LONDON-Global demand for car and truck tires will increase steadily every year through 2000, with China and the rest of Asia leading the way, according to a new study by Economist Intelligence Unit. Sales of truck and bus tires are forecast to grow faster than sales of car tires, the study predicts, 3.1 percent annually vs. 2.1 percent, with demand in the developing nations of Asia and rebuilding economies of eastern Europe leading the way. Truck tire sales in China, for example, will jump more 40 percent in the coming six years.
Demand for commercial vehicle tires in North America and western Europe, by contrast, is seen as stagnant-0.1 percent and 0.8 percent annual growth, respectively, according to the study, ``The World Tyre Industry: Competitive Challenge to 2000.'' The 27.2 million units forecast for western Europe in 2000 will still be below the peak of 27.5 million in 1990.
It should be noted, however, that the EIU study considers Mexico part of Latin America, where growth in demand for truck tires is forecast at 3.1 percent per year. Parallel to overall growth, the truck tire market in Latin America will change steadily to radials, which now make up 27 percent of the market, the study indicates.
The study also forecasts solid recoveries in demand for both passenger and truck tires in eastern Europe and Russia, with annual increases of more than 5 percent in each case. Other sources are not quite as optimistic, especially regarding Russia, where capacity utilization is said to be below 33 percent.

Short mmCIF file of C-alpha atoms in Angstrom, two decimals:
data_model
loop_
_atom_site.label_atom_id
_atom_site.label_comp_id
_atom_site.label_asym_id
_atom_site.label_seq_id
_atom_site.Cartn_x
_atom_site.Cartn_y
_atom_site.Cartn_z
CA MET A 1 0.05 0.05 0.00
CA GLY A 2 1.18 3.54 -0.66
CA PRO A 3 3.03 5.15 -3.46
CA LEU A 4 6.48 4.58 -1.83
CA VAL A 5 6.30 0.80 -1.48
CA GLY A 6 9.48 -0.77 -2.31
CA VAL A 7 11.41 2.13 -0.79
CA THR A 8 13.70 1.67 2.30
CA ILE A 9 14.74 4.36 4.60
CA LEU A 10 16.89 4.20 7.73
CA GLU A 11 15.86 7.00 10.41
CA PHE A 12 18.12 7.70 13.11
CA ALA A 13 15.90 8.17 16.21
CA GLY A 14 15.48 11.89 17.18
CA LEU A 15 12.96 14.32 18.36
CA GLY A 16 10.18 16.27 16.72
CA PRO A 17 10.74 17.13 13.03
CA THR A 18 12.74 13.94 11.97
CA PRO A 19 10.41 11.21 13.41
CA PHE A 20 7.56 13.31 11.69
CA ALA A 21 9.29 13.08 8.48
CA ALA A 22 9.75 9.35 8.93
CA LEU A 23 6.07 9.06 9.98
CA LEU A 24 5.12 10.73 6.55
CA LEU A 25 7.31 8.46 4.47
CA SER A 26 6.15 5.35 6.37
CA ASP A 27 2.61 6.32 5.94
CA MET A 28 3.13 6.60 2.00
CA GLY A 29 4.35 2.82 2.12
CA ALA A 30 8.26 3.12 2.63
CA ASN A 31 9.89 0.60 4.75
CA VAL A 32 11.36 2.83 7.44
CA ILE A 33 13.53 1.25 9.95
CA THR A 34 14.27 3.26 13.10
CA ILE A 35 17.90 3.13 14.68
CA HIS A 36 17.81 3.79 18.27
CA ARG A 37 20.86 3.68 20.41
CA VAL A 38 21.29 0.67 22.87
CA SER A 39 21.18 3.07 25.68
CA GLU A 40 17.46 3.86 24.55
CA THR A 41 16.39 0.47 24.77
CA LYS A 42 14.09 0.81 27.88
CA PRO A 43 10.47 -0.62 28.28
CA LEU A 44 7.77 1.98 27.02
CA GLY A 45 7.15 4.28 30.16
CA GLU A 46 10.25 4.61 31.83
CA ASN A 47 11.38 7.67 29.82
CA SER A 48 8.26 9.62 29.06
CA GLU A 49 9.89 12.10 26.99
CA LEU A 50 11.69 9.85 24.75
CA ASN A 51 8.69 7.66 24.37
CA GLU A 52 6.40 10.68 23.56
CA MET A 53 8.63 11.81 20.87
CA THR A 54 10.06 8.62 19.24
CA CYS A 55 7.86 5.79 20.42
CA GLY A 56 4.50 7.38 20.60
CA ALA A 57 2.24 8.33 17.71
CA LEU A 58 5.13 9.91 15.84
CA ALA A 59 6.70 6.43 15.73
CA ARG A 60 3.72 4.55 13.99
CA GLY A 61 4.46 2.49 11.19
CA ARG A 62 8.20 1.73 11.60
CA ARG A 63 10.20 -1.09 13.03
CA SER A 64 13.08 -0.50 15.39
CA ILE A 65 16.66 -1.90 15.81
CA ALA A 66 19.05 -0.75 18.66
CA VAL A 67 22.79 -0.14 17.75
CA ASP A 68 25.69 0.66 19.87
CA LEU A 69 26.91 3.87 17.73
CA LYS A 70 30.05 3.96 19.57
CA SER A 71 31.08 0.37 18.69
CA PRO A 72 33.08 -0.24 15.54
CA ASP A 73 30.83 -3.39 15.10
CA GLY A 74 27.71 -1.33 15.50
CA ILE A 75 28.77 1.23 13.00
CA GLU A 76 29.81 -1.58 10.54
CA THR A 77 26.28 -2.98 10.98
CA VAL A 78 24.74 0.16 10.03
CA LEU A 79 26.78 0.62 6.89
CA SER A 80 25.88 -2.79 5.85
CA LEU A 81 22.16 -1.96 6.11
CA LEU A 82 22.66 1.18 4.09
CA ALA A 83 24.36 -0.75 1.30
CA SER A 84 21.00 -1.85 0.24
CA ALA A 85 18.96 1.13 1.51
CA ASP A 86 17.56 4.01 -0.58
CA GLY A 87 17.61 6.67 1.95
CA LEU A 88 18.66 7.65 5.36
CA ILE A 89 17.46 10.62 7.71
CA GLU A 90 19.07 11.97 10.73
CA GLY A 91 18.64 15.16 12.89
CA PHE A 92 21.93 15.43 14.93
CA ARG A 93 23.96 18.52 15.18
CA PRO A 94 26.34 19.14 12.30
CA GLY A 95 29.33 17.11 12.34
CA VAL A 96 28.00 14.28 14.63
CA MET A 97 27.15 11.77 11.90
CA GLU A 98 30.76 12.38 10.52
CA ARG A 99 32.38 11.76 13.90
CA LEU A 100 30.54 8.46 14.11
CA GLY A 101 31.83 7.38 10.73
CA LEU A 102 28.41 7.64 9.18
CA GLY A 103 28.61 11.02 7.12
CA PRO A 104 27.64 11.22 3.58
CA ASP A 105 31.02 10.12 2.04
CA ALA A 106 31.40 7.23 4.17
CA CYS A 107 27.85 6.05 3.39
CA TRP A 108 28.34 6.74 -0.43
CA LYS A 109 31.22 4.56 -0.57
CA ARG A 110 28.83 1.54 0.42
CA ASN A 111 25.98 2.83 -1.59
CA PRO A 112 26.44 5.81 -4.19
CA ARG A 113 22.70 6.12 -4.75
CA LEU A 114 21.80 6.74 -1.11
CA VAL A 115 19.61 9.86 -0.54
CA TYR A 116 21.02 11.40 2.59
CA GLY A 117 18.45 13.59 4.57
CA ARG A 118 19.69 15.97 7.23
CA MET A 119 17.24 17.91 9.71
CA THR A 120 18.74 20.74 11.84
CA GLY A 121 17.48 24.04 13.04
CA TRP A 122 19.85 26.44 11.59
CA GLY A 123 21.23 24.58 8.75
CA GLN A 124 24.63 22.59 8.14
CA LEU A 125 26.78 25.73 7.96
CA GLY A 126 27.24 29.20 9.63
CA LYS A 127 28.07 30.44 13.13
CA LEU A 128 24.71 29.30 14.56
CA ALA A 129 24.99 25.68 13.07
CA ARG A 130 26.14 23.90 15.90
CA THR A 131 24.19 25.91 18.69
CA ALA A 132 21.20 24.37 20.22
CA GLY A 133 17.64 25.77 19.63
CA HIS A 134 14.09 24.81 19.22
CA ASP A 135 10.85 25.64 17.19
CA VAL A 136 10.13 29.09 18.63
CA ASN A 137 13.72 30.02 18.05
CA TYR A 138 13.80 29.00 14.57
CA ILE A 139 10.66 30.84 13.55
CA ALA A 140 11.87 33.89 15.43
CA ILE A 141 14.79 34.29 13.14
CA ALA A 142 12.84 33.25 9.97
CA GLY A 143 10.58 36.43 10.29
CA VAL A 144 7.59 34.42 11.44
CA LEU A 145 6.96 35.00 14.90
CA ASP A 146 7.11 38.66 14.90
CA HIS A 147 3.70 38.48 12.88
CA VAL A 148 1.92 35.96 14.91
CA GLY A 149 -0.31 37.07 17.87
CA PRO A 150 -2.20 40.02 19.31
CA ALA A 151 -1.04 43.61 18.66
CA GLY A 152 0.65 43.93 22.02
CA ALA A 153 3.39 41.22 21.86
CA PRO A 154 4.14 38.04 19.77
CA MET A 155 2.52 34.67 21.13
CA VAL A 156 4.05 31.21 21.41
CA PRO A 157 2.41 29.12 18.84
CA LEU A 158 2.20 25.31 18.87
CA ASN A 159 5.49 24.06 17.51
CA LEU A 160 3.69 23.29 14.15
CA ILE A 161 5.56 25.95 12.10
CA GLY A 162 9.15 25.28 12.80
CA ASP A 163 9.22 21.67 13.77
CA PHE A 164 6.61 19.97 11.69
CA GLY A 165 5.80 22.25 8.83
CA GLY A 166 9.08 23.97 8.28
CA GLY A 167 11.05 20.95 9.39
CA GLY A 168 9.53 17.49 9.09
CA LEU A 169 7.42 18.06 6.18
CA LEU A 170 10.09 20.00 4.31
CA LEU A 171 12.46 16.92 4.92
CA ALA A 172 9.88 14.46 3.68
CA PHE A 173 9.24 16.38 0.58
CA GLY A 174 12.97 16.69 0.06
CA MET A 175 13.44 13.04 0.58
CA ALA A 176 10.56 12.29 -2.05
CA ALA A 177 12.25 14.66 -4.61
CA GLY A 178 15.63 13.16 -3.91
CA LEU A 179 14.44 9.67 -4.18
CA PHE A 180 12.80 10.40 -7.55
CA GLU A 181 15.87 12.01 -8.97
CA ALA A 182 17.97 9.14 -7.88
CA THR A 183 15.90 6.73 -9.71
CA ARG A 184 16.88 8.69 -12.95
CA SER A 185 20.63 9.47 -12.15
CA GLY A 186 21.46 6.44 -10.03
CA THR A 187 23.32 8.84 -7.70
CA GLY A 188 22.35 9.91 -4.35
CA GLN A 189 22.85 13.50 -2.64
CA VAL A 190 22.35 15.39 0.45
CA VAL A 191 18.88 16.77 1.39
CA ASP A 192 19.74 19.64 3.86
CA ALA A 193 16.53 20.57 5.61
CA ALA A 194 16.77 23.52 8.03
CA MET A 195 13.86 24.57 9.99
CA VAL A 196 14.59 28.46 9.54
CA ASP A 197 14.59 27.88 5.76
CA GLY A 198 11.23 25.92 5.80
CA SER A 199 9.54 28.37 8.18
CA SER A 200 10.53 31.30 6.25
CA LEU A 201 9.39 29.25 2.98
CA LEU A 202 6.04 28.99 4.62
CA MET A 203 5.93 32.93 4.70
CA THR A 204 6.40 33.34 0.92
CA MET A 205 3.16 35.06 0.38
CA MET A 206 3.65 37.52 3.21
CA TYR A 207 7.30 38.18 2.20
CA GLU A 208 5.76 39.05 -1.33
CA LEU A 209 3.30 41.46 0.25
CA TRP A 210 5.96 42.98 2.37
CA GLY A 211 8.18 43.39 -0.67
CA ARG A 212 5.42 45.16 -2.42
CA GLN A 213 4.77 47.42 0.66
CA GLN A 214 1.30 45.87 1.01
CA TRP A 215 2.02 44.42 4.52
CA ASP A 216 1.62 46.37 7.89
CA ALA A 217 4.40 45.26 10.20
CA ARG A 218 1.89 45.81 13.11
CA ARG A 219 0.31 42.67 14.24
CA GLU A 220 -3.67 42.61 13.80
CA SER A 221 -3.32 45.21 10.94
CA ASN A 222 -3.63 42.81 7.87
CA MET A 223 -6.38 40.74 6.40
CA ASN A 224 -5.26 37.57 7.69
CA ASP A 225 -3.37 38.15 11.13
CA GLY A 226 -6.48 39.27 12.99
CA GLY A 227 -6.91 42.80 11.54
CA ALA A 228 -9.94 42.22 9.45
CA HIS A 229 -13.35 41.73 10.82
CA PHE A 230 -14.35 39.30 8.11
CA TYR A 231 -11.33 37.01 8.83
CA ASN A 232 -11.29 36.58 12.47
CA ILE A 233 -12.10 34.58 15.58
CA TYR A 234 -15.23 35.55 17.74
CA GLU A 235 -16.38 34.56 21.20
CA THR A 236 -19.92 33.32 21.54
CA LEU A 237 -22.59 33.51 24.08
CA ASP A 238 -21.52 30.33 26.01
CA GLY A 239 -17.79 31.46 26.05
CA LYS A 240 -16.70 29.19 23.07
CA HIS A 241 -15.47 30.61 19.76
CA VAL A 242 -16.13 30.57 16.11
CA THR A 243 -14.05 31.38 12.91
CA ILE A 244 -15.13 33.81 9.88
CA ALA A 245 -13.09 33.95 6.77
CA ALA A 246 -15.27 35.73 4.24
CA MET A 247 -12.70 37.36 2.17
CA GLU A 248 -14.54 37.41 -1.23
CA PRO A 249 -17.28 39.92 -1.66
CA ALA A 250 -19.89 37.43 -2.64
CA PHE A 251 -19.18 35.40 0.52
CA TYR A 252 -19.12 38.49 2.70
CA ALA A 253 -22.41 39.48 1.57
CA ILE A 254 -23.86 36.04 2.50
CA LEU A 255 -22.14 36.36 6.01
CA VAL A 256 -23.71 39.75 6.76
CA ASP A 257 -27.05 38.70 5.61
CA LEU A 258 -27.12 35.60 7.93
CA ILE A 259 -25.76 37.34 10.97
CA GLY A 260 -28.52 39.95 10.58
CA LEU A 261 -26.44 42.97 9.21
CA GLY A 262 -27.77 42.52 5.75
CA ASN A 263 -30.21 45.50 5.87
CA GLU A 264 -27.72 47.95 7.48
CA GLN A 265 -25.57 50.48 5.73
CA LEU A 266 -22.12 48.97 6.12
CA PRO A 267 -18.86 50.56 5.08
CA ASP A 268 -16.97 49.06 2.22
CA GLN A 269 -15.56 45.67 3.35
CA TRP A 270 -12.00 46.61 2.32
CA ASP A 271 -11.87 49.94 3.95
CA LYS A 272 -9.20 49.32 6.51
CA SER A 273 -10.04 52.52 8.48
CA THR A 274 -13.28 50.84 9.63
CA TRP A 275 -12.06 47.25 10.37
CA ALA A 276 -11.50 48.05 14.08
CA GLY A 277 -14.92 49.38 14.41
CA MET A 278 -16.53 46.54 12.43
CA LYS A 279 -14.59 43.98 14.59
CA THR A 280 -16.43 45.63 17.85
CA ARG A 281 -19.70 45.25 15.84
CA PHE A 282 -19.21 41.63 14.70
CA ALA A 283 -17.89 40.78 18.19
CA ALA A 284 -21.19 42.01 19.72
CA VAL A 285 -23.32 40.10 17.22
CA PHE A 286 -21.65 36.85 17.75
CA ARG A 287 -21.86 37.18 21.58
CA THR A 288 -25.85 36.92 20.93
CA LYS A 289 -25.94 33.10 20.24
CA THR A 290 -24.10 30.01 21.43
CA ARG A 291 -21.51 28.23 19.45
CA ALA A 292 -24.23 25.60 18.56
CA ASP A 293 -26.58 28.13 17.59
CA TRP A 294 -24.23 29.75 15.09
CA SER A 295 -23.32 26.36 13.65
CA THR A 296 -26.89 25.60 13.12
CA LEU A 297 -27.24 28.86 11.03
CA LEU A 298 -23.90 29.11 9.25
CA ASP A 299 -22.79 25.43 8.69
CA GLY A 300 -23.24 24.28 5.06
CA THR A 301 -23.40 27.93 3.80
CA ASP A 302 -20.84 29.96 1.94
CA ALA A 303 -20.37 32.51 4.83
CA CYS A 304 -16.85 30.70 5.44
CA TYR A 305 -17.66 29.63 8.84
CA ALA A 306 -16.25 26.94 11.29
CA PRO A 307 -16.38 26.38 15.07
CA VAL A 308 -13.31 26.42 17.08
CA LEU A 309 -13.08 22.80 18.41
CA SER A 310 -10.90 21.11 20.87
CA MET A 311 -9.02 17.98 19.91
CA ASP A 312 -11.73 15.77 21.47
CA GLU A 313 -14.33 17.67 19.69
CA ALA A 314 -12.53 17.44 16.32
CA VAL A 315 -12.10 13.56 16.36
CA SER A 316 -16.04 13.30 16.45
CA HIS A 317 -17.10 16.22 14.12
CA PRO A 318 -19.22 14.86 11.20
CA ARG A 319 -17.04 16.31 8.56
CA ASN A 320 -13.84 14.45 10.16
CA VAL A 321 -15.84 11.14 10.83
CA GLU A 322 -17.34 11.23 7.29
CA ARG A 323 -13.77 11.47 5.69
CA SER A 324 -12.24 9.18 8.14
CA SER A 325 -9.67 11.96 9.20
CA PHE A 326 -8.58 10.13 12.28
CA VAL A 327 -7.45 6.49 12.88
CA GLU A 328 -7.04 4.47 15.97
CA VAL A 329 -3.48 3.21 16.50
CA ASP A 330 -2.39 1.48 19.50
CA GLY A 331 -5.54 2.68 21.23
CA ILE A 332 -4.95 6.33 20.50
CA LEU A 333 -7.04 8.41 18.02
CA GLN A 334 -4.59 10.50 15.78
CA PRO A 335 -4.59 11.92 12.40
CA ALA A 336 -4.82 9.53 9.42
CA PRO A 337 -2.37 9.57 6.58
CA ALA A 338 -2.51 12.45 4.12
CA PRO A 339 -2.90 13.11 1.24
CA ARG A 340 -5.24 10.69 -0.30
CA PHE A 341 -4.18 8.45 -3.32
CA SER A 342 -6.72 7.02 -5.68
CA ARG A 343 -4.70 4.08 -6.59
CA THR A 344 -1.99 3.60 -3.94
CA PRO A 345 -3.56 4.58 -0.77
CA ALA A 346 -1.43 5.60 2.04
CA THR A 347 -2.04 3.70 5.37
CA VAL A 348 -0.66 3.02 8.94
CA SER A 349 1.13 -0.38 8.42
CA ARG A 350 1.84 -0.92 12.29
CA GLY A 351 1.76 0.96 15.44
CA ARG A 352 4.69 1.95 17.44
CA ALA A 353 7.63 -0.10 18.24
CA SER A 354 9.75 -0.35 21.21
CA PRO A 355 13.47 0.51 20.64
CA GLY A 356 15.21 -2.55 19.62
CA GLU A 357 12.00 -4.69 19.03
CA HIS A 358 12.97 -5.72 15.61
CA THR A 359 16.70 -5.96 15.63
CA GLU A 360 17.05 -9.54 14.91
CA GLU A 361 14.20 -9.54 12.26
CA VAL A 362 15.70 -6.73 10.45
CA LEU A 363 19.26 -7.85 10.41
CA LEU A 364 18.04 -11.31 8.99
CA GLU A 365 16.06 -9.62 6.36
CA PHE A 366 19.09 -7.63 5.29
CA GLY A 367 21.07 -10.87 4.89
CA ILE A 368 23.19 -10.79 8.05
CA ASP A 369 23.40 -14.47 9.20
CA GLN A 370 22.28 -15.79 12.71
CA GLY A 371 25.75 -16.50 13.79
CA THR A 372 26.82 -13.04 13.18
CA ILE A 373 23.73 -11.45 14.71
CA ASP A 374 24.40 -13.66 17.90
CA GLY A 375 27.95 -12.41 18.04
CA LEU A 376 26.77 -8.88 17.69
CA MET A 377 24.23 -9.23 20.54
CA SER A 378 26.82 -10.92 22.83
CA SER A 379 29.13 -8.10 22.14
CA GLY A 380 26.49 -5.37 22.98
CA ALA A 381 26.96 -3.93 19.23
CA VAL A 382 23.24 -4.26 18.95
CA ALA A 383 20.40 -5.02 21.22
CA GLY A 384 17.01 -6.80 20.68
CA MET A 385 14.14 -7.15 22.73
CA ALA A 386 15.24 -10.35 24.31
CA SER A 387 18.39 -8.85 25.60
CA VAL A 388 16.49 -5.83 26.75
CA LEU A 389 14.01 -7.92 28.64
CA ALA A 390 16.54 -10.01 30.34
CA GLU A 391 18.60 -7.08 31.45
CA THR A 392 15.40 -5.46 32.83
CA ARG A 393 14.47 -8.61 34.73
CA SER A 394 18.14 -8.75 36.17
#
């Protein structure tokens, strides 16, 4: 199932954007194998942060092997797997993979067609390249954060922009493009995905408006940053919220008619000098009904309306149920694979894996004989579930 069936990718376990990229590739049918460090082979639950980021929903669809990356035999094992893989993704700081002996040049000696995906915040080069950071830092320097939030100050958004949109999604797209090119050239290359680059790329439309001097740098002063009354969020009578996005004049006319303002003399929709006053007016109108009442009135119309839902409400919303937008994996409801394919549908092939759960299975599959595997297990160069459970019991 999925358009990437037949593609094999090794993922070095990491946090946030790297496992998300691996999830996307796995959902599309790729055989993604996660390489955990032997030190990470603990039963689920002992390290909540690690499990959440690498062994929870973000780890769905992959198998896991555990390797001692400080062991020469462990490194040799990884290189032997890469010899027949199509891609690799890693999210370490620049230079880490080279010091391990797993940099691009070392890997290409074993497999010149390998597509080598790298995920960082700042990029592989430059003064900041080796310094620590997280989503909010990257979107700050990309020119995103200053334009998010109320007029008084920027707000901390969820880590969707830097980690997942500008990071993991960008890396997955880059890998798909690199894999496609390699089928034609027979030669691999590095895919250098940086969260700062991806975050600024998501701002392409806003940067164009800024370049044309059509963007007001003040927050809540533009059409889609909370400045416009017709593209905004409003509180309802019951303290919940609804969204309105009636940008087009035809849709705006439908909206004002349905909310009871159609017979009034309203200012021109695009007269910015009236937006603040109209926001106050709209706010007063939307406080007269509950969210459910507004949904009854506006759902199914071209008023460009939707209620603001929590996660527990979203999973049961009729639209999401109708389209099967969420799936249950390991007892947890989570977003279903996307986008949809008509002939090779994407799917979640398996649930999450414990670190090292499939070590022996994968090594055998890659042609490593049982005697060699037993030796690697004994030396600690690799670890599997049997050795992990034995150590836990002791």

Worldwide sales of tires will exceed 1 billion units during the year 2000, up from approximately 883 million units last year, EIU said.
Yokohama Rubber Co., Kumho & Co. and Hankook Tire Manufacturing Co. Ltd. are seen as the fastest growing major tire makers, with several of the emerging Chinese companies also forecast to rise into the top 20 tire makers' ranking.
To order the study, contact: ``The World Tyre Industry: Competitive Challenge to 2000,'' Economist Intelligence Unit, 15 Regent St., London SW1Y 4LR United Kingdom. The cost is $770.